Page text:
Thankfully cheap replacements are available from where they probably came from in the first place. I usually stock about a half dozen of the more popular ones. It's not if I'll need one but when.
                            You right......... All I had was the model number of the mower, no engine numbers so I had no idea what the part number was for the carb. Can't take a wild guess because there are a million variations to chose from.
                            I gave my friend the model number and he calls Sears Parts Direct.......... They give him the PN# from the mower model number, not knowing he buys the carb from them at $75 smackers plus shipping. I thought that was outrageous for that carb. After getting the PN# I looked at ebay........ $8.50 shipped. I told him to send it back to Sears.
                            It's no wonder why Sears is going belly up. Maybe they are trying to save themselves from CH 11.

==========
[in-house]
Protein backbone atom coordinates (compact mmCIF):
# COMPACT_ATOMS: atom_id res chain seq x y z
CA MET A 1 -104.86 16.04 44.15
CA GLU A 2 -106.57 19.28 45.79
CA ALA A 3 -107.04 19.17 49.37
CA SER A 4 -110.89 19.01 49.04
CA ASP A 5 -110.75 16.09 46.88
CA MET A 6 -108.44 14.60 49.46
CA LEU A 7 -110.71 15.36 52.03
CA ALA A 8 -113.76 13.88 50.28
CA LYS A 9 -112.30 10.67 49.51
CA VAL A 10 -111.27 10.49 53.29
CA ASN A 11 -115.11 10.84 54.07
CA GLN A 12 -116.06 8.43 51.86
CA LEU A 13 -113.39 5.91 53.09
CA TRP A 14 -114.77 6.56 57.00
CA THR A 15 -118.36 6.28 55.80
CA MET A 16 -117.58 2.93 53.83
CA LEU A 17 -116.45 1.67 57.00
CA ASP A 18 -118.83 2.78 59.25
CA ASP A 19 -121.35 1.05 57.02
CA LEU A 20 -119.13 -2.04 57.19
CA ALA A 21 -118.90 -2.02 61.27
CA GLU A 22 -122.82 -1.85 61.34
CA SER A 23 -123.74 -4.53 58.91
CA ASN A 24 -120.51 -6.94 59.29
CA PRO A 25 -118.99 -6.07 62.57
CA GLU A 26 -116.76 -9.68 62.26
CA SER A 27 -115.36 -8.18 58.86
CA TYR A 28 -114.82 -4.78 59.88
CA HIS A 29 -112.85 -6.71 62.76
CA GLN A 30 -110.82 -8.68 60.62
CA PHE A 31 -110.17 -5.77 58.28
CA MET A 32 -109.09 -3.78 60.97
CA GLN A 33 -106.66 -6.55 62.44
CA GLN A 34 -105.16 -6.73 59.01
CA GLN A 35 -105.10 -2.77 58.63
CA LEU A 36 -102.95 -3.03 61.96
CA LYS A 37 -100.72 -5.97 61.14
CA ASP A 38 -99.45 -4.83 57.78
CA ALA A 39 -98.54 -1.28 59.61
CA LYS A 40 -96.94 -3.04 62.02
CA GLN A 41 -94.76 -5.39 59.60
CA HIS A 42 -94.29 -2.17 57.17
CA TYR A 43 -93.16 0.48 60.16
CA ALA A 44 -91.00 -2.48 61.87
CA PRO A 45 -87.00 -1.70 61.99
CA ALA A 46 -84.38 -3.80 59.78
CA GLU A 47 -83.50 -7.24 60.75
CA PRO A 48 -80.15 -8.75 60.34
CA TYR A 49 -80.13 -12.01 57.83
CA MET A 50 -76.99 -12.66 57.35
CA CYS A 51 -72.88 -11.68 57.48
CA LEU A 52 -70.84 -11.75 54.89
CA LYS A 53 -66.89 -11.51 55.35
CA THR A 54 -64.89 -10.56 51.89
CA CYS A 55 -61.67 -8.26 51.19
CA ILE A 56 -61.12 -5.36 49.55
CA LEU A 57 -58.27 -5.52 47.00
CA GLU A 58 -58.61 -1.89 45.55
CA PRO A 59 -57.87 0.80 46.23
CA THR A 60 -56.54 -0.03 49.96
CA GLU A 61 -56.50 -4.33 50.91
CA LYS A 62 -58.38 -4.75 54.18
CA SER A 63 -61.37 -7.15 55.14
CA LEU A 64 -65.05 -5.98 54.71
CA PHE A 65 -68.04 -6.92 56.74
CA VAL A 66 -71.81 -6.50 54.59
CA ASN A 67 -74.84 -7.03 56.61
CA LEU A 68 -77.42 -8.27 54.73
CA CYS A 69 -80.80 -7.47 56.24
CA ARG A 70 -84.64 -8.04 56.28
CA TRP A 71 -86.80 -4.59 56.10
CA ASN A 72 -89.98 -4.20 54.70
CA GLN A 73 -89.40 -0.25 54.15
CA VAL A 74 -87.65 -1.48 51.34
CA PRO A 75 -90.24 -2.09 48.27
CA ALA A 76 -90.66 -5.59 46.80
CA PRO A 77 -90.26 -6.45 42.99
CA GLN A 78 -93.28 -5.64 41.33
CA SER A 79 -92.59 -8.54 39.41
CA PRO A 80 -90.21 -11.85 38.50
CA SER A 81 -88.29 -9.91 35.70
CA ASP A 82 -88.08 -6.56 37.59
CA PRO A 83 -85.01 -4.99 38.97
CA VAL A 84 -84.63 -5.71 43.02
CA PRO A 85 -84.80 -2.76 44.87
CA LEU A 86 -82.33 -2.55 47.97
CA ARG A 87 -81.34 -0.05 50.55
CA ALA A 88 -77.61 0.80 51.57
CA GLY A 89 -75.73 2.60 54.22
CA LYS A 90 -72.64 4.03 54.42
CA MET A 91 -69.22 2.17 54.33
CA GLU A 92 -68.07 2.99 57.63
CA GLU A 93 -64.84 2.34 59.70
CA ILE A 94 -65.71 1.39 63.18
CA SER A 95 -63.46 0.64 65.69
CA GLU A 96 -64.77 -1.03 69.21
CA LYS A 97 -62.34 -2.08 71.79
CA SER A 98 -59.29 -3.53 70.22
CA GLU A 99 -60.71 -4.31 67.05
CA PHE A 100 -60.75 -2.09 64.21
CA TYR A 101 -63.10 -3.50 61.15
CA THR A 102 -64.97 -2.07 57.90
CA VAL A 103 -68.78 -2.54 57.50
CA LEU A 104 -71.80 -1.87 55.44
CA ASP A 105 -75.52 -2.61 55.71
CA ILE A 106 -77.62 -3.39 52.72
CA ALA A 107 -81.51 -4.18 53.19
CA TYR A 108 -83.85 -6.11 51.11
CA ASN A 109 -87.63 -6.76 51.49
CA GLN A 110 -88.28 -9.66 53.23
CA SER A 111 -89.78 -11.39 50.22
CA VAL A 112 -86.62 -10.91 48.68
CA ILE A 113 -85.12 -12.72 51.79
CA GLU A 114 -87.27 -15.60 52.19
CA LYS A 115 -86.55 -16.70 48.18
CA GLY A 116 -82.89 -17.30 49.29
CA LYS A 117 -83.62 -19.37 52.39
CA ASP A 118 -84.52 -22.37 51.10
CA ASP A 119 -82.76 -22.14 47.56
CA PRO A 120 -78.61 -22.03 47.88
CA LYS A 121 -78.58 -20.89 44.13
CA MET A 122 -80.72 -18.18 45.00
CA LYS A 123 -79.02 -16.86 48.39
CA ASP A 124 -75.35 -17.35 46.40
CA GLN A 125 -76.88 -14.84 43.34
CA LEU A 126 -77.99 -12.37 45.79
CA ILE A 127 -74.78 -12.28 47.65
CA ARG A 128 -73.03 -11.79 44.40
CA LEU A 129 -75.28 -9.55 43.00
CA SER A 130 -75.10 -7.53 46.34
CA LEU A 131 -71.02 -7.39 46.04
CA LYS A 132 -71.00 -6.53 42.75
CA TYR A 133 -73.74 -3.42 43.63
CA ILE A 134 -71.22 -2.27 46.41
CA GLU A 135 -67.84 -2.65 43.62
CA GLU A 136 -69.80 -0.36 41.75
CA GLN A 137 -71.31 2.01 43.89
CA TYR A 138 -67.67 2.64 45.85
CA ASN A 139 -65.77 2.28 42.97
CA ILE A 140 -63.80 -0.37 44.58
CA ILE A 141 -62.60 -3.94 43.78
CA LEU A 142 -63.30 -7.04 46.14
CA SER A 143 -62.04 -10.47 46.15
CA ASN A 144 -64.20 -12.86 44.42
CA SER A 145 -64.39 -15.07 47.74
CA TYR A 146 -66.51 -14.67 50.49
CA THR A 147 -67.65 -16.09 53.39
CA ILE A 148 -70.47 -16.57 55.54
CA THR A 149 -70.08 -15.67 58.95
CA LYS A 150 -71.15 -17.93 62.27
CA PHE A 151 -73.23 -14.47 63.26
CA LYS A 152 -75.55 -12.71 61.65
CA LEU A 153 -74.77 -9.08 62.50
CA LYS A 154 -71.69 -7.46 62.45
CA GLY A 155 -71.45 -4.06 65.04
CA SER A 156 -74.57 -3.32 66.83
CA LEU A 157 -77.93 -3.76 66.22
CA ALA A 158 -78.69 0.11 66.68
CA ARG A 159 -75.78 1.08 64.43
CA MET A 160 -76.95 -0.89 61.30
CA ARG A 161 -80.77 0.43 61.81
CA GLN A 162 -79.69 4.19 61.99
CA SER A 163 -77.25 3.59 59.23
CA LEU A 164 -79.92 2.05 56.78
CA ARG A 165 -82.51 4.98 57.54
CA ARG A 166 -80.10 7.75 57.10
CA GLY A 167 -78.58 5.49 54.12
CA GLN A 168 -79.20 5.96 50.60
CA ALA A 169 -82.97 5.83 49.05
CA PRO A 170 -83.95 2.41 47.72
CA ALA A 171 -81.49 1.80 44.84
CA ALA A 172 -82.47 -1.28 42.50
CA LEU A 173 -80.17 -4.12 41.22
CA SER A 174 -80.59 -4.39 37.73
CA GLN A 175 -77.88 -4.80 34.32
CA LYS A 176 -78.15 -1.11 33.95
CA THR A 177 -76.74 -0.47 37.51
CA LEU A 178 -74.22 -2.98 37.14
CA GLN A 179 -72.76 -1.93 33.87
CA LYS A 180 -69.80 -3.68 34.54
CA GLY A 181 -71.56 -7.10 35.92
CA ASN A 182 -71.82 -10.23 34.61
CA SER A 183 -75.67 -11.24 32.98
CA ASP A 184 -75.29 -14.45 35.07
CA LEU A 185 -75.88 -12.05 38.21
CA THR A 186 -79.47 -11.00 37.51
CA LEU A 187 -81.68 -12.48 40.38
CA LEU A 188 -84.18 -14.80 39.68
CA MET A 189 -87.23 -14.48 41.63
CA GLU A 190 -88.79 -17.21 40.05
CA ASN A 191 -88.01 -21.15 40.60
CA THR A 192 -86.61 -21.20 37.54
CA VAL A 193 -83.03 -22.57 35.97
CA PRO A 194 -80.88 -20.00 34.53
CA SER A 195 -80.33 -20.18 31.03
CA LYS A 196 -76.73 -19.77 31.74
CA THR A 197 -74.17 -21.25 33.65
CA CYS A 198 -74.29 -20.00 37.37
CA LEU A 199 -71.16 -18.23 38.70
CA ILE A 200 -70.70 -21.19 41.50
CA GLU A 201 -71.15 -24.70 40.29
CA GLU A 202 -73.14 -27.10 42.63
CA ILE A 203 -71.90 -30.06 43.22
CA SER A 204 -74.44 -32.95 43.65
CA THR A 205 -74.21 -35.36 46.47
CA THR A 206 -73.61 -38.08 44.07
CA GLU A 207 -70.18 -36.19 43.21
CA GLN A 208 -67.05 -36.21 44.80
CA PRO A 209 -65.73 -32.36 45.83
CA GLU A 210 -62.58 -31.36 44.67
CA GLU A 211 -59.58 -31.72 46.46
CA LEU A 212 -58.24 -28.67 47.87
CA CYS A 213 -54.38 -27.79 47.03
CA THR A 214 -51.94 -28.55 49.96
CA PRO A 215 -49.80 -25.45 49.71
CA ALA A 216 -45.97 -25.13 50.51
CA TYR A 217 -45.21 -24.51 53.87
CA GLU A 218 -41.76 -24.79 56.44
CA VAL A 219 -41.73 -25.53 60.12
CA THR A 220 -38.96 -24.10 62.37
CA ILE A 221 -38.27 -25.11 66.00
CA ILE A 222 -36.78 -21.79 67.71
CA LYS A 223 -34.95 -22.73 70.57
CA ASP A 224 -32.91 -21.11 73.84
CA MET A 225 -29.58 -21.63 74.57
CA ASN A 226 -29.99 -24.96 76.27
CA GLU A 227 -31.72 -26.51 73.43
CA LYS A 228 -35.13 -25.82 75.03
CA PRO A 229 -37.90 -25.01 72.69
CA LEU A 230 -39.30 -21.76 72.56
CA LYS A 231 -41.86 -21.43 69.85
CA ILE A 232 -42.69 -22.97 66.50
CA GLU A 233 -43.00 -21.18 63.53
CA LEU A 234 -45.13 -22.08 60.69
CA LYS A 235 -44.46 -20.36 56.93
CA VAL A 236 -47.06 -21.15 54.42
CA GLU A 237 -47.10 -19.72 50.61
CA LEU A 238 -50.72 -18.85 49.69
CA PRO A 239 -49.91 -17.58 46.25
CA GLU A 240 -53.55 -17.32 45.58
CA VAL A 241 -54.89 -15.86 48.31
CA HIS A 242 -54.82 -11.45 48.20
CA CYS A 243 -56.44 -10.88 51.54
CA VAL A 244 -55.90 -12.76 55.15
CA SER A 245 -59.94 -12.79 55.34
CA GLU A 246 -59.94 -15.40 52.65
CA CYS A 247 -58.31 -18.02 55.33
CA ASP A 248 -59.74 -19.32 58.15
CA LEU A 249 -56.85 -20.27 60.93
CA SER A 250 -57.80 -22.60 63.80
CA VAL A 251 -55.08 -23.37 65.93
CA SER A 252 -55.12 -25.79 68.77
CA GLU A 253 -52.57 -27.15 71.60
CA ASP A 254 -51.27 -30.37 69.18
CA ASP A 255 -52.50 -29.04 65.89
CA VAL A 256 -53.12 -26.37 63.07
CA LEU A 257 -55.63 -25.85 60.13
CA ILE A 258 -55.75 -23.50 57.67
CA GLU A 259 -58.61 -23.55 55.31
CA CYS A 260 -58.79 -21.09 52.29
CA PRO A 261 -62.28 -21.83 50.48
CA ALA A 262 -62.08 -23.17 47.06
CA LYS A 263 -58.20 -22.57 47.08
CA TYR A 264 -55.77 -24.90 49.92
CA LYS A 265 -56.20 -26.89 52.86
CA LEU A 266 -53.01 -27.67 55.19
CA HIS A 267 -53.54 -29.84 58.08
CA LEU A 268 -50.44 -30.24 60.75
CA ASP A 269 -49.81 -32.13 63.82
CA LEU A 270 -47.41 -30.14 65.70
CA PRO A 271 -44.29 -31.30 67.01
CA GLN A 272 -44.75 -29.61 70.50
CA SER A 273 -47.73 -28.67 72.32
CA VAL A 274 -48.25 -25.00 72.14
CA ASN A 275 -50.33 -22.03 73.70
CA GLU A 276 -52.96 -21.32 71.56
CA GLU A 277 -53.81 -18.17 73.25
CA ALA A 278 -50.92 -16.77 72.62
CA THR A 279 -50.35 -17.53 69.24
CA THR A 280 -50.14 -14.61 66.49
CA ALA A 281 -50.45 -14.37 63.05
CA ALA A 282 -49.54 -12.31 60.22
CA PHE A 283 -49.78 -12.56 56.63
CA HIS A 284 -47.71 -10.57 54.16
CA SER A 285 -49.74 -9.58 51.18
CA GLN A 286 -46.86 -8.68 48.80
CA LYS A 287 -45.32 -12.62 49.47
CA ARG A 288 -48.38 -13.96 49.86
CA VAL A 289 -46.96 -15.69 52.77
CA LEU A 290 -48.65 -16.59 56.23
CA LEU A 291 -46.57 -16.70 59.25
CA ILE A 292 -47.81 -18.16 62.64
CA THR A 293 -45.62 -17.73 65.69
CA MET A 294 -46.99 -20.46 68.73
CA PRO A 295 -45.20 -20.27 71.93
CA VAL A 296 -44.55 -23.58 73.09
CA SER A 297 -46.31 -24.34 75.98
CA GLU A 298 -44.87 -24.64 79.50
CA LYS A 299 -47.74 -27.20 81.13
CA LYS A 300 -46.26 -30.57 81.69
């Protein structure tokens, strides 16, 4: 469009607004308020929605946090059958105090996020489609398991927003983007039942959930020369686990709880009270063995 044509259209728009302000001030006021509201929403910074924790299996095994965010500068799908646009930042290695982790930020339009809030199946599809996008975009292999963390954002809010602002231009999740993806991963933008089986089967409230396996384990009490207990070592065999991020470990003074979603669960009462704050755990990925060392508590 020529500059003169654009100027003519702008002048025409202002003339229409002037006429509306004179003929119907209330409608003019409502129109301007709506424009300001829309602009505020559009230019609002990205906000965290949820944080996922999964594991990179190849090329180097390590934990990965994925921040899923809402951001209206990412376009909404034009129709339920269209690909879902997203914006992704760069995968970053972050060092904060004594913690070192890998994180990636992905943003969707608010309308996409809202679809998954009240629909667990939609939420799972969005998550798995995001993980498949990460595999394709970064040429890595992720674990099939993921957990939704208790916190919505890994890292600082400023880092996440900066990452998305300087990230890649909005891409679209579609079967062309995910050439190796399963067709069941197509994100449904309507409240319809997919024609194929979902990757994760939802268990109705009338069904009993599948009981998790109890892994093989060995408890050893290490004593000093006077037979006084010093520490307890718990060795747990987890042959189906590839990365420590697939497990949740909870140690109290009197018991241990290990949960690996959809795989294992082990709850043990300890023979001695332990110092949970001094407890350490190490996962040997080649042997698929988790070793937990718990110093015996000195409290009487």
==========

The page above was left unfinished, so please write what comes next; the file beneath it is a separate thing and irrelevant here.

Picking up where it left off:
JL.................

                            Comment


                            • #15
                              The pulsa-jet and vacu-jet carbs were somewhat similar in appearance.
                              On the pulsa-jet carb the diaphragm was located on the side and could be accessed thru a small cover plate.
                              On the vacu-jet the diaphragm was larger and was sandwiched between the carb and the tank.





                              Lots of good info below regarding servicing these and other makes and models of outdoor power equipment carbs.

                              http://outdoorpowerinfo.com/repairs/
                              Last edited by Willy; 09-01-2018, 05:27 PM. Reason: grammer
                              Home, down in the valley behind the Red Angus
                              Bad Decisions Make Good Stories​

                              Location: British Columbia

                              Comment